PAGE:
To convey an impression or merely impersonate? A decision for anyone when playing a real person. Plenty of decisions to make here with two high profile central characters (and a few other minor ones too) amid a real event. It’s distracting that we get a mix of both approaches with Langella providing a sense of one man (complexity on his side) and Sheen just impersonating the other (glibness not on his).
It cultivates the fantasy that American democracy shall be saved by network entertainers, by the Colberts, Stewarts, and Oliviers of the world - and we all know ten years later how well that turned out! Frost/Nixon isn't cinema, it is television through and through, reducing politics to a simple game of communication, carelessly doing the exact same mistakes of its protagonist. Ron is just looking for a good show.
Un soggetto difficile per una storia così nota che la sceneggiatura difficilmente sarebbe potuta scampare dal baratro della prevedibilità, ma ciononostante la regia, il corpo attoriale e la cura dei dettagli sono decisamente di buonissimo livello. Una storia politica a prova di inesperti, dove i dettagli complessi sono stati sapientemente smussati, per ottenere un risultato finale godibile da chiunque.
Silly, slight, presentational, sitcommy, superficial, formulaic, and lame. Perhaps there could be a way to make this story seaworthy, but Peter Morgan and the toothless Howard are not the men for the job. This film needed to take a huge step either in the direction of comedy or drama, because where it stands it's either a farcically insubstantial drama or a woefully unfunny comedy. Frank Langella is the man, though.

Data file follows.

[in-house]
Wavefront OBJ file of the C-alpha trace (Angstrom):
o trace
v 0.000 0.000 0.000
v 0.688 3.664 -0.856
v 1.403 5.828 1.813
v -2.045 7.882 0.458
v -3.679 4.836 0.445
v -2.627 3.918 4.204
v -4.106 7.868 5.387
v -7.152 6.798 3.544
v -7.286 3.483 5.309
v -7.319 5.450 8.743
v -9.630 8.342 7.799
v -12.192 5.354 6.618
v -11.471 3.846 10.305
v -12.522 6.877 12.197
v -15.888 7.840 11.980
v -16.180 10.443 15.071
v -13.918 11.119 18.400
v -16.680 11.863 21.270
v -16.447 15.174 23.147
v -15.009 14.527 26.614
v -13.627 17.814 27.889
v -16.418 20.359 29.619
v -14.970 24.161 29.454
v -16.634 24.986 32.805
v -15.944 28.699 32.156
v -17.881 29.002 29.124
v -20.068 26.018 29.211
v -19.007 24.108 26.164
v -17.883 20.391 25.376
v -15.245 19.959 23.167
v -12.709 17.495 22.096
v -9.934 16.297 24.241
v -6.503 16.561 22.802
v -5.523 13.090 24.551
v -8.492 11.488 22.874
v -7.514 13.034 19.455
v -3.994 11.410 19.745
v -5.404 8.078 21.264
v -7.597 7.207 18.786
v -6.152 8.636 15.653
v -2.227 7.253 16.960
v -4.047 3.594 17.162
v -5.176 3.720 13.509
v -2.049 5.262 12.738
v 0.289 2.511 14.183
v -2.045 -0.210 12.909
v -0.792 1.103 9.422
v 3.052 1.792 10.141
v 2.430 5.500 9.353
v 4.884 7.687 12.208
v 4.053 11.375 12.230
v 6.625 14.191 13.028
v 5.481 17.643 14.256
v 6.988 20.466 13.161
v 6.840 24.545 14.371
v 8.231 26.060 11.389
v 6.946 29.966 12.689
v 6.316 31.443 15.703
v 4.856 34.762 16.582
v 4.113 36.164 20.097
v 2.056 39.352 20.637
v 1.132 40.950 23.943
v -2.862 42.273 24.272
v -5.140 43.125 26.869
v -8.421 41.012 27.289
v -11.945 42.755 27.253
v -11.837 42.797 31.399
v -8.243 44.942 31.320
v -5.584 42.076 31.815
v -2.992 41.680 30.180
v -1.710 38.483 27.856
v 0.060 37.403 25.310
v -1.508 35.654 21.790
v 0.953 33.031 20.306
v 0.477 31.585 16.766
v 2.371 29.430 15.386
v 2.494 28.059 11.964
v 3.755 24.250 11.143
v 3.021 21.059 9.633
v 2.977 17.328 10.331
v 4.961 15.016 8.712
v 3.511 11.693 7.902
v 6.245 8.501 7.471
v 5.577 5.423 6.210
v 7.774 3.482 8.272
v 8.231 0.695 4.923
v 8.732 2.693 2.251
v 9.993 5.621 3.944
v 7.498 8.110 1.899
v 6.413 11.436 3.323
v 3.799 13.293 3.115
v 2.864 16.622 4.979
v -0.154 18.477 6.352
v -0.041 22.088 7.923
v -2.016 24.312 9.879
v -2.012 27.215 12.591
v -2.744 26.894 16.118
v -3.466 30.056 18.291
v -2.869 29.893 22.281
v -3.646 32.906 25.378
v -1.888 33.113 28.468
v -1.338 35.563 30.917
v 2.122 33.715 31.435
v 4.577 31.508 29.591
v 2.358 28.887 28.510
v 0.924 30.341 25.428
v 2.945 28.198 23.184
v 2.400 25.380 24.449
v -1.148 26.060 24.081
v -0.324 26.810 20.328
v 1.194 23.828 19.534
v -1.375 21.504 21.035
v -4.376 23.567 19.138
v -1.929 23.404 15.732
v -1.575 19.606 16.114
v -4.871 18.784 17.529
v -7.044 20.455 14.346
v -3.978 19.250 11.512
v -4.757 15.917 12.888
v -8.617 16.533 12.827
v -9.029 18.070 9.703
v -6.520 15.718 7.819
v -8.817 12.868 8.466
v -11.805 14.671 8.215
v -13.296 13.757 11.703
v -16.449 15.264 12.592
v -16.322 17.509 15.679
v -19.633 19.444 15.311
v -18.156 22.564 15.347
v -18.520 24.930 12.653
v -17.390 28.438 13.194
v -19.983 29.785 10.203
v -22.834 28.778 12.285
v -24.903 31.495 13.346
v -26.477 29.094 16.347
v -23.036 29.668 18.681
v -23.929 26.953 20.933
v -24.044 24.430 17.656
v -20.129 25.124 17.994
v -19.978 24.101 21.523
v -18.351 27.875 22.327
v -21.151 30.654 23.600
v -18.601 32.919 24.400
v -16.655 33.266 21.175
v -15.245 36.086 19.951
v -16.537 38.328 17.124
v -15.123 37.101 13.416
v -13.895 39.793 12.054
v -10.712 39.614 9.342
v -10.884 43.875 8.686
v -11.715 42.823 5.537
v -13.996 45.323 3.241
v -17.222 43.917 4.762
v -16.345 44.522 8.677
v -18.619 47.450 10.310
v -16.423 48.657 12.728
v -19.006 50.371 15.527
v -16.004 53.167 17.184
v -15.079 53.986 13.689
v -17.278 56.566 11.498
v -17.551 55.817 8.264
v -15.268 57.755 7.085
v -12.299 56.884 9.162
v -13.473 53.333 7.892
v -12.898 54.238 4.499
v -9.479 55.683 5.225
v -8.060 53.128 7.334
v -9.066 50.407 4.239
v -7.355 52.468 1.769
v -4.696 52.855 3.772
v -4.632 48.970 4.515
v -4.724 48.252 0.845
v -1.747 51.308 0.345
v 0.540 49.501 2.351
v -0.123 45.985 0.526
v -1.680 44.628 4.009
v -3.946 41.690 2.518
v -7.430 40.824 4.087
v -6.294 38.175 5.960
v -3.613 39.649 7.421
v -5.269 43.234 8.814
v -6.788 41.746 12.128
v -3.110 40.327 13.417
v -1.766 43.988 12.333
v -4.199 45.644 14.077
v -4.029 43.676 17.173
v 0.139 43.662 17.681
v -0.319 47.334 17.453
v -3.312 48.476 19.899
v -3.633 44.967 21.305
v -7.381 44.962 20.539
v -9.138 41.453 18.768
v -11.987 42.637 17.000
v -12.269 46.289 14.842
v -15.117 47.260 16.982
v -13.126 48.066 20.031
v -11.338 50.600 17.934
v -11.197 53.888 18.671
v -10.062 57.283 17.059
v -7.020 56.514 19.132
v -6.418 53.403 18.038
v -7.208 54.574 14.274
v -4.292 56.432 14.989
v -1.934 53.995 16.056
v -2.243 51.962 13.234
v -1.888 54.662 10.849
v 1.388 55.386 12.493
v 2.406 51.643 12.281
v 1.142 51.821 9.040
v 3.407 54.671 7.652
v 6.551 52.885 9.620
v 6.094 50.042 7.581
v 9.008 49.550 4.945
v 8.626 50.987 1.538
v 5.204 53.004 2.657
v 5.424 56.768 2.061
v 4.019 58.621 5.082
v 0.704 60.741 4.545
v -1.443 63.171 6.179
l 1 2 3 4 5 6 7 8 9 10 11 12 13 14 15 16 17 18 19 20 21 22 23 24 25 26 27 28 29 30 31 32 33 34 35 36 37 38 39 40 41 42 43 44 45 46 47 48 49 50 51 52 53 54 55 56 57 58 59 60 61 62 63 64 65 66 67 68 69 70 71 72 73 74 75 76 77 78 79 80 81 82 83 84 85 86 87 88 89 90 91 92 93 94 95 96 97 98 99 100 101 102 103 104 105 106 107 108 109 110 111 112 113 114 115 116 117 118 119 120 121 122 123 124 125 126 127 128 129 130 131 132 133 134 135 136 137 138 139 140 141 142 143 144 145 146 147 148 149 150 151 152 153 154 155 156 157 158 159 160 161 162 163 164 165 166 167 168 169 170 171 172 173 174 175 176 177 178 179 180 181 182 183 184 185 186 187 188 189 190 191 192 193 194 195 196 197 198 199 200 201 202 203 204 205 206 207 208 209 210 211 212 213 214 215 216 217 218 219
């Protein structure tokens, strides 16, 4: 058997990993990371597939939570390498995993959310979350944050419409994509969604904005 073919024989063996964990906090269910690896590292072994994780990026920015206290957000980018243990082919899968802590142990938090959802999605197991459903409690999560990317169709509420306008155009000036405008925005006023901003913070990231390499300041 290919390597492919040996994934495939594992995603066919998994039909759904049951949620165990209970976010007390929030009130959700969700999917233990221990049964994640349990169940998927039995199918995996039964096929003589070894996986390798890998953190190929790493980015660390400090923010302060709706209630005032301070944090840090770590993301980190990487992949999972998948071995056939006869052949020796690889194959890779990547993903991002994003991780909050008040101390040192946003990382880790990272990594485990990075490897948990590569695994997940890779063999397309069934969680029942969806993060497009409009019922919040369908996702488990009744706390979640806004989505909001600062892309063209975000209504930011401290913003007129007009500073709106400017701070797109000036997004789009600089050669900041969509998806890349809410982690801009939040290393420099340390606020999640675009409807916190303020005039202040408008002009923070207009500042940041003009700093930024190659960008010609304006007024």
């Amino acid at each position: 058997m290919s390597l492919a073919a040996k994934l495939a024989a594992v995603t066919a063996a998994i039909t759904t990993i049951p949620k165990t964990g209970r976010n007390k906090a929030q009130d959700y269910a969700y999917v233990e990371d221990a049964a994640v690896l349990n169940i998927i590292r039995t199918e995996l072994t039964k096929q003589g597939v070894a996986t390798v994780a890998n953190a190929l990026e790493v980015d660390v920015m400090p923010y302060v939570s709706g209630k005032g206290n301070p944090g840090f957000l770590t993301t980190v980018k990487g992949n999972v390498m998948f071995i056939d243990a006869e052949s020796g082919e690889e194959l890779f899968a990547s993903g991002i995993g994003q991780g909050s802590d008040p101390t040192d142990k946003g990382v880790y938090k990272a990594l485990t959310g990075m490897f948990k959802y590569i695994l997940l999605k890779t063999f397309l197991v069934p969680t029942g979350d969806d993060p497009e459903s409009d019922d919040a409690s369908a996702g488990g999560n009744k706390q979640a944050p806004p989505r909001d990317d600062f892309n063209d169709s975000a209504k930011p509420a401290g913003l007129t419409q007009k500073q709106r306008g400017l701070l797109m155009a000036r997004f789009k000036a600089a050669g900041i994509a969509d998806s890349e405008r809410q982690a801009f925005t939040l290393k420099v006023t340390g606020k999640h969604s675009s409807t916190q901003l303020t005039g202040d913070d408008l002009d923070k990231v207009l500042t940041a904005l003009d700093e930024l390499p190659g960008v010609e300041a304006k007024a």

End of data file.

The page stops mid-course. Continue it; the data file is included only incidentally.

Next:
While Richie Cunninghams direction is predictably 'meh' in it's incredibly straightforward nature, the film itself is lifted by some very good actors, in particular the two leads but with some unsurprisingly great supporting turns from the likes of Sam Rockwell and Oliver Platt
I'm not usually interested in political drama films. I often find them boring. But when you have a bunch of talented individuals & an interesting piece of history, I can certainly pay attention. supporting performances were good, Sam Rockwell is always predictably entertaining to watch.Michael Sheen & Frank Langella were excellent! They were compelling, layered & like their real-life counterparts. Good one Ron Howard
Ron Howard shows considerable skill in his portrayal of the duel between Frost and Nixon. It's fascinating to watch where the cuts go during the interviews: only the reactions of the opposing team members act as a cypher. The reactions show us who's winning the duel. Frank Langella is wonderful too. That's the good. The bad: irrelevant subject matter, hammy acting by the rest of the cast and awful exposition.
Michael Sheen and Frank Langella make this film more than it is - a period piece, part docudrama and part fictionalized account of a piece of history both glamorized and criticized with a light touch by Howard. Rockwell, Bacon and Platt are solid in supporting roles. The story moves quickly enough though it is apparent the premise loses momentum as the inevitable last day of the interview looms.